Pursuit to understand why and how corn stalk rot develops was certainly undertaken by many researchers before my attempts. There were research publications done before corn hybrids were commercialized, when farmers mostly saved seed from the variety in the field. But these plants were not genetically uniform. Superior yields of hybrids and eventually the realization that highest yields came from single cross hybrids in the mid to late 1960’s, it became clear that even when each plant in the field was genetically identical, stalk rot could not be explained by genetics alone. Pappelis at Southern Illinois University showed that the pith cells senesced after pollination and at rates faster in genotypes that tended to get more stalk rot. Mortimore’s studies in Canada indicated that stalk rot is always preceded by root rot. Ullstrup, at Purdue, did studies showing that root tissues start senescing soon after pollination. Foley, at Iowa State, published that when the pith tissue pulls away from the stalk rind as when a plant wilts, the structural strength is reduced by 1/3 by simply changing from a rod to a tube. Other studies showed that one could increase occurrence of stalk rot by artificially shading plants after pollination. Corn borers were associated with stalk rot occurrence. Leaf diseases like Northern Leaf Blight were seen to increase stalk rot. Corn breeders were (and still are) frustrated that some of the highest yielding hybrids tend to be the most vulnerable to stalk rot. Although pathologists usually identified a few fungi, such as Fusarium moniliforme, Gibberella zeae, Diplodia maydis, and Colletotrichum graminicola as frequently found in the dead stalks, actually many other fungi were also present. But if root destruction occurred first, were these only quick invaders of tissue that was on its way to death? And then there was the observation made by many that one often could see, in a corn row along the edge of a field, that the plant that wilted first had two ears, instead of the one ear on most of the other live ones in the same field. Why that plant?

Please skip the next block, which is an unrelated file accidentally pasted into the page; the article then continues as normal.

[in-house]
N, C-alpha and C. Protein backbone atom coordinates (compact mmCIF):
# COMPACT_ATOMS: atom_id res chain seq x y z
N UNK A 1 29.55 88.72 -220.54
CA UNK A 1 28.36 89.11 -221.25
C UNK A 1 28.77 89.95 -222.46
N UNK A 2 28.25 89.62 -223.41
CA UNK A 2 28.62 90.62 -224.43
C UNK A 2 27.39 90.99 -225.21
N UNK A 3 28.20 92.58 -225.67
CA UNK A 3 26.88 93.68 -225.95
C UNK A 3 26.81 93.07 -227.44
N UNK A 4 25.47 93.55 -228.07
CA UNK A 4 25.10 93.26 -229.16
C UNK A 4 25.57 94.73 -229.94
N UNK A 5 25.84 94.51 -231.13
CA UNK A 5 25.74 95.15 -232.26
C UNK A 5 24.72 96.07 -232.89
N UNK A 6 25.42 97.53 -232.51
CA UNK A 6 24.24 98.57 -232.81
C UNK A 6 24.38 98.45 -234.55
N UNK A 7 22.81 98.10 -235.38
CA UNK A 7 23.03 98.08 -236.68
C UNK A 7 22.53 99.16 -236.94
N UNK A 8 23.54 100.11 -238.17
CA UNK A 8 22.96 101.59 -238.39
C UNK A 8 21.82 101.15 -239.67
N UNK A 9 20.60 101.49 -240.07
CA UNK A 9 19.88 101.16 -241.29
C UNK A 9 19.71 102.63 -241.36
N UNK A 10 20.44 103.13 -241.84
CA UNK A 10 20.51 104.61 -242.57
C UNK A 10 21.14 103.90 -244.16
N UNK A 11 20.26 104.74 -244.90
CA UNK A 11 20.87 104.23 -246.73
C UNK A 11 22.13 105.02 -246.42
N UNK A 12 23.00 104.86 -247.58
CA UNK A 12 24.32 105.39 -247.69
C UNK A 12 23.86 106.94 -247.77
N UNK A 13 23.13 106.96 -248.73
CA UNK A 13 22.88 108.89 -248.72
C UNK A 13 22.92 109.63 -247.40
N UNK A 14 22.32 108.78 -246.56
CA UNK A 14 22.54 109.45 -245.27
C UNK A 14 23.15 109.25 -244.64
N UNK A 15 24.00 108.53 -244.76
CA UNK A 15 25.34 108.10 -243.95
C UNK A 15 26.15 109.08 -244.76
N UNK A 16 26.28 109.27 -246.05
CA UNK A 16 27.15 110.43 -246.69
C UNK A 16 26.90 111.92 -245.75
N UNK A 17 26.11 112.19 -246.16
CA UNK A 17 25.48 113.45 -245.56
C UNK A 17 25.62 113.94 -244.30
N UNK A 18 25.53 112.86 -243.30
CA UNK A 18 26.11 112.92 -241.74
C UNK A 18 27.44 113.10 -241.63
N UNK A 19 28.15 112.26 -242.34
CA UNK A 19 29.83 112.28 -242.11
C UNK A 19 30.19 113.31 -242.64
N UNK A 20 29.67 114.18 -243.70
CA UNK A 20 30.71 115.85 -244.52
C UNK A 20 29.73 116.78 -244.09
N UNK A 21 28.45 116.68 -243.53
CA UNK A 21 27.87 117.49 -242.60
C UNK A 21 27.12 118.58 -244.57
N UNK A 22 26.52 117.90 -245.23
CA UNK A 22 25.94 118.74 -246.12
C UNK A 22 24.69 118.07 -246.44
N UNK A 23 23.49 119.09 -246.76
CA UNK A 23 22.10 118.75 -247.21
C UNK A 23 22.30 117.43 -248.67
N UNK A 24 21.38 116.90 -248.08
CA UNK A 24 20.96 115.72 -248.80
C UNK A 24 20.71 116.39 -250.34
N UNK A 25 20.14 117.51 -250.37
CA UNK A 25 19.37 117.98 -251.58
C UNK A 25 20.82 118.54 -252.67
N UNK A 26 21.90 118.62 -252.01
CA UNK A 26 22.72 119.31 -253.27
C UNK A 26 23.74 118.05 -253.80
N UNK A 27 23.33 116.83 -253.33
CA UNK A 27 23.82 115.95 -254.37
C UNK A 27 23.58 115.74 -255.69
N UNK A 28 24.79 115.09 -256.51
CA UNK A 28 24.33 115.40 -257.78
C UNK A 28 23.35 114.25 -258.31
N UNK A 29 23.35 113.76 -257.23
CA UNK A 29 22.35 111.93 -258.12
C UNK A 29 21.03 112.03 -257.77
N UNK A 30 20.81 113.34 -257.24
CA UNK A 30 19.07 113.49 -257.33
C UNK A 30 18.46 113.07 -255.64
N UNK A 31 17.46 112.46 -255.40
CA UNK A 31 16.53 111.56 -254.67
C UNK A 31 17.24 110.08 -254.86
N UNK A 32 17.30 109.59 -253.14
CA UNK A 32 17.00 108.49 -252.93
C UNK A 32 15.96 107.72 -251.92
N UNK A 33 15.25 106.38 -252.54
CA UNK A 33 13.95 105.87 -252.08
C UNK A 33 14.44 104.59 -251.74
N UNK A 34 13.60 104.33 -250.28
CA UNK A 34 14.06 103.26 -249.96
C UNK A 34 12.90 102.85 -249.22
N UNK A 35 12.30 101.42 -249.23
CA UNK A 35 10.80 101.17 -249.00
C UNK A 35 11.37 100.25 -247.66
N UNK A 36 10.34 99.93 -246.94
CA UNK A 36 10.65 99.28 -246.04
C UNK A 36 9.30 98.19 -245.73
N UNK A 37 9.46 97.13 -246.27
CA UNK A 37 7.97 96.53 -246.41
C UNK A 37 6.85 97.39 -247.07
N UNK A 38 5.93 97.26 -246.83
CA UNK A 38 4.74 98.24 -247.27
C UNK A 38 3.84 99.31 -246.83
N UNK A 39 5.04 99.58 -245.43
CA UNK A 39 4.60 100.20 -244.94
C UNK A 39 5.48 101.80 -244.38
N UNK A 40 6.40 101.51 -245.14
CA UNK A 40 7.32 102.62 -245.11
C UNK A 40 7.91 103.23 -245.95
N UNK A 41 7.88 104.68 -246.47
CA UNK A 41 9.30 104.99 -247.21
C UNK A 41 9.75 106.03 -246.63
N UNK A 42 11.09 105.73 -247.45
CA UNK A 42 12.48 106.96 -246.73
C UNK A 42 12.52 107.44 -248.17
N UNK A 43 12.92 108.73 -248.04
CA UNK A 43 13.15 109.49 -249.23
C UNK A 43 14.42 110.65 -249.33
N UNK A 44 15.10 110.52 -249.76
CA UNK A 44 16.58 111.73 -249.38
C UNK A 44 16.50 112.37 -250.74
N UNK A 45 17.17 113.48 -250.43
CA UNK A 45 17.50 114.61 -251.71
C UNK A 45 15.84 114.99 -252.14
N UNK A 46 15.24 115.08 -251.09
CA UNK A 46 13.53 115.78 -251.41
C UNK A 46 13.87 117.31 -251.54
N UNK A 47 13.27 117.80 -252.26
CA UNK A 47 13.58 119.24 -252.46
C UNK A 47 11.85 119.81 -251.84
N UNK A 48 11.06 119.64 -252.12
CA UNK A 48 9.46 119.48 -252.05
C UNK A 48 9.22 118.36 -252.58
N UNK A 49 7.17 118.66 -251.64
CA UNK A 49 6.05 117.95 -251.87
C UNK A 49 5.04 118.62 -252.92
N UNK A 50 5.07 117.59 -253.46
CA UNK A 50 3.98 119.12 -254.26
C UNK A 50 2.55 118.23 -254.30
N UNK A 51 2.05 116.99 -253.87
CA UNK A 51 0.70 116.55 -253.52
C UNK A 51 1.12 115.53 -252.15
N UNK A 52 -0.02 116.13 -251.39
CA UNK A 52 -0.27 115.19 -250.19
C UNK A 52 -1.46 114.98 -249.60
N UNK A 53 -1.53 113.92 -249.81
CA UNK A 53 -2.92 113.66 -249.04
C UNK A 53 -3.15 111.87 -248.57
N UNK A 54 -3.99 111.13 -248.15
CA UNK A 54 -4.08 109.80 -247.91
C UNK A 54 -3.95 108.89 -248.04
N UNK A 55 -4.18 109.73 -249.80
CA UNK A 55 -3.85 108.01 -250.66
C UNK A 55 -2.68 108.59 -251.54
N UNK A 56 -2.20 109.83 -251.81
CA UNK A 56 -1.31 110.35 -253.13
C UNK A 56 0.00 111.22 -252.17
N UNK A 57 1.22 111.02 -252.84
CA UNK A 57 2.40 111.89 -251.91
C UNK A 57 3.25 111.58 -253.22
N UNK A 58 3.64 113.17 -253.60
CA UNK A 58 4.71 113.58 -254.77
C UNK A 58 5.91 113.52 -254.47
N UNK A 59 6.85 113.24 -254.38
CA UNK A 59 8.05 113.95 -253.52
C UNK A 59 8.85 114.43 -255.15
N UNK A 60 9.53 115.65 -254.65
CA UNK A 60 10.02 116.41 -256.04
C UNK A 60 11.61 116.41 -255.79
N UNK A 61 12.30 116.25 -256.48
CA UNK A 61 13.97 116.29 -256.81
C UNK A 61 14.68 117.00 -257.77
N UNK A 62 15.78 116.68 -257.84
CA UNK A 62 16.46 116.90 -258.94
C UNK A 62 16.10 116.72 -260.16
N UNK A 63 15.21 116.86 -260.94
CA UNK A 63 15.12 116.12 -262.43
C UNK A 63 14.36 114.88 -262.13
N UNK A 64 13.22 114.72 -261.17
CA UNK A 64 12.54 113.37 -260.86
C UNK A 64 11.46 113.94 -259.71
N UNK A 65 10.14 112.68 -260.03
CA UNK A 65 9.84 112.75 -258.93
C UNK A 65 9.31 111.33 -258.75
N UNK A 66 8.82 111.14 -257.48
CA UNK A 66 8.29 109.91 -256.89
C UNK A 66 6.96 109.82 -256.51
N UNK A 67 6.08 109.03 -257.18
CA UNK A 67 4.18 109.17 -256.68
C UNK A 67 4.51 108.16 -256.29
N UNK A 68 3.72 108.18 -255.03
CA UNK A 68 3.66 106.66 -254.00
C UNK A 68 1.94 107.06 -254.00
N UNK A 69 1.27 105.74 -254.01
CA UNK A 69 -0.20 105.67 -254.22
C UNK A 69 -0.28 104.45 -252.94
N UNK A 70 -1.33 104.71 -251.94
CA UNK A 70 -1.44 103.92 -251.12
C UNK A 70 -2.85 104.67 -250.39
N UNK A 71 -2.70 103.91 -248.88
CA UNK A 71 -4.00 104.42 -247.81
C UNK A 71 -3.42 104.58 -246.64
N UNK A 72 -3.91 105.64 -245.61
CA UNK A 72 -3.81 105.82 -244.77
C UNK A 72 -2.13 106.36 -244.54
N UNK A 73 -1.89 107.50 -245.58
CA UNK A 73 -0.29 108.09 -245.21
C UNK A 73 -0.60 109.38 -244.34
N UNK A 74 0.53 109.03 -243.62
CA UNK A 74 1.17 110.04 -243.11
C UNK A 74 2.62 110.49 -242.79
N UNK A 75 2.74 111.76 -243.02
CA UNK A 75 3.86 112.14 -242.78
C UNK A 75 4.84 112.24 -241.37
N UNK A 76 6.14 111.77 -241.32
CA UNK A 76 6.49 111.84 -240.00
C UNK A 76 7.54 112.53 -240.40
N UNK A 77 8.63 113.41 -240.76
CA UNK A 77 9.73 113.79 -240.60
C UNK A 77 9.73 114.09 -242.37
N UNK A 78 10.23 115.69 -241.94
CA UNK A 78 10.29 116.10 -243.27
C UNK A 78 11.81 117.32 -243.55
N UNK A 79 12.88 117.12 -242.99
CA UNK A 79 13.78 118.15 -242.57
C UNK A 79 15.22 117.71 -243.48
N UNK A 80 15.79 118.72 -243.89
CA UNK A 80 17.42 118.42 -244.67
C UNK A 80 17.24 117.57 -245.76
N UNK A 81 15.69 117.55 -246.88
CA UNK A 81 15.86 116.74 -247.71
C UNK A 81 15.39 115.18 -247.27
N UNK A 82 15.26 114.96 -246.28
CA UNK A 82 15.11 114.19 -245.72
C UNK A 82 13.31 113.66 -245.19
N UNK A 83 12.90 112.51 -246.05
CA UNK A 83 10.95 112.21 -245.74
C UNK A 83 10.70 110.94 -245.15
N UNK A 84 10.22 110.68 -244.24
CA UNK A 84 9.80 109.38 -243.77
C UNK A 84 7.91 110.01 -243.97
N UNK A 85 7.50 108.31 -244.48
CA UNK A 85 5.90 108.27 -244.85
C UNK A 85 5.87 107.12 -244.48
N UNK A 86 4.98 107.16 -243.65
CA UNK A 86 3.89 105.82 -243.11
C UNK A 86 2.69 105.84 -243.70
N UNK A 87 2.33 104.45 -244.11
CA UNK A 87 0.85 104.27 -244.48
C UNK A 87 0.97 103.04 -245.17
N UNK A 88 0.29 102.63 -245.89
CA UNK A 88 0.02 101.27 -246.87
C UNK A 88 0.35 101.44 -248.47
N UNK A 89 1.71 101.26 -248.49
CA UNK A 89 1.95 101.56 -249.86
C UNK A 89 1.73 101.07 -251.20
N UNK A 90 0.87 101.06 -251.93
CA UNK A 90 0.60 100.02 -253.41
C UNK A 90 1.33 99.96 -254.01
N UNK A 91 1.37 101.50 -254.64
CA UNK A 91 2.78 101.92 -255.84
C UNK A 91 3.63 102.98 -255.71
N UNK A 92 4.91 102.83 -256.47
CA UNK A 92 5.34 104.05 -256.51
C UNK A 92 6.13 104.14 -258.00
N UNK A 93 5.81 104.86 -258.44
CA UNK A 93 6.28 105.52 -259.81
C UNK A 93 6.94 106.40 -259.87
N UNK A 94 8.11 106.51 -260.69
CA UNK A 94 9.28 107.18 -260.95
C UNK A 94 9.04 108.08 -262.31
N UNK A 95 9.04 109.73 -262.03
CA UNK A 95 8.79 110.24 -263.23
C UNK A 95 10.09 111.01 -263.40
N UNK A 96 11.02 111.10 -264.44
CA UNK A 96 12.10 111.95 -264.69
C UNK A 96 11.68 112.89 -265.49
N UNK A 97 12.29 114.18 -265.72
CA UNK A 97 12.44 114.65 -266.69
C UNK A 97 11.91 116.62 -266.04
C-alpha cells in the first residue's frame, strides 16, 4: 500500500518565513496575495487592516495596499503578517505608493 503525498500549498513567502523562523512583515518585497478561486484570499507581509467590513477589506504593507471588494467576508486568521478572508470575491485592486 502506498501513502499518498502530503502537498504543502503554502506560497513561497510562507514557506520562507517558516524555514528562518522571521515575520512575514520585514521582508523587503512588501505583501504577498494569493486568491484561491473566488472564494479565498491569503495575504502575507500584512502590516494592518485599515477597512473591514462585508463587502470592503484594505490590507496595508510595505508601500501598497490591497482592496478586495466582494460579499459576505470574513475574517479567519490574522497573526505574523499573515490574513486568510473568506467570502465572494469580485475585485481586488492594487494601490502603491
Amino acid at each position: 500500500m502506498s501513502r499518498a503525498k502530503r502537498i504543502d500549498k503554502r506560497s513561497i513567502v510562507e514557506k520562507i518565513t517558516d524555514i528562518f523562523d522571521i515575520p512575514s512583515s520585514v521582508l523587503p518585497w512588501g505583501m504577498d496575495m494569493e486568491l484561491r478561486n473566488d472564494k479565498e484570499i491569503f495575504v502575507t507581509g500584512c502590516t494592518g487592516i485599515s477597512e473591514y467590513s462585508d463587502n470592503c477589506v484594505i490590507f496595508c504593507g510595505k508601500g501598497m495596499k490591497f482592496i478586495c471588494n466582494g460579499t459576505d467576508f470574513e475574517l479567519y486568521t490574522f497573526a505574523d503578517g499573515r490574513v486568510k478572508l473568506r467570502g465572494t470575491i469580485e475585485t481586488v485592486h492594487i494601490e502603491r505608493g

About Corn Journal
The purpose of this blog is to share perspectives of the biology of corn, its seed and diseases in a mix of technical and not so technical terms with all who are interested in this major crop. With more technical references to any of the topics easily available on the web with a search of key words, the blog will rarely cite references but will attempt to be accurate. Comments are welcome but will be screened before publishing. Comments and questions directed to the author by emails are encouraged.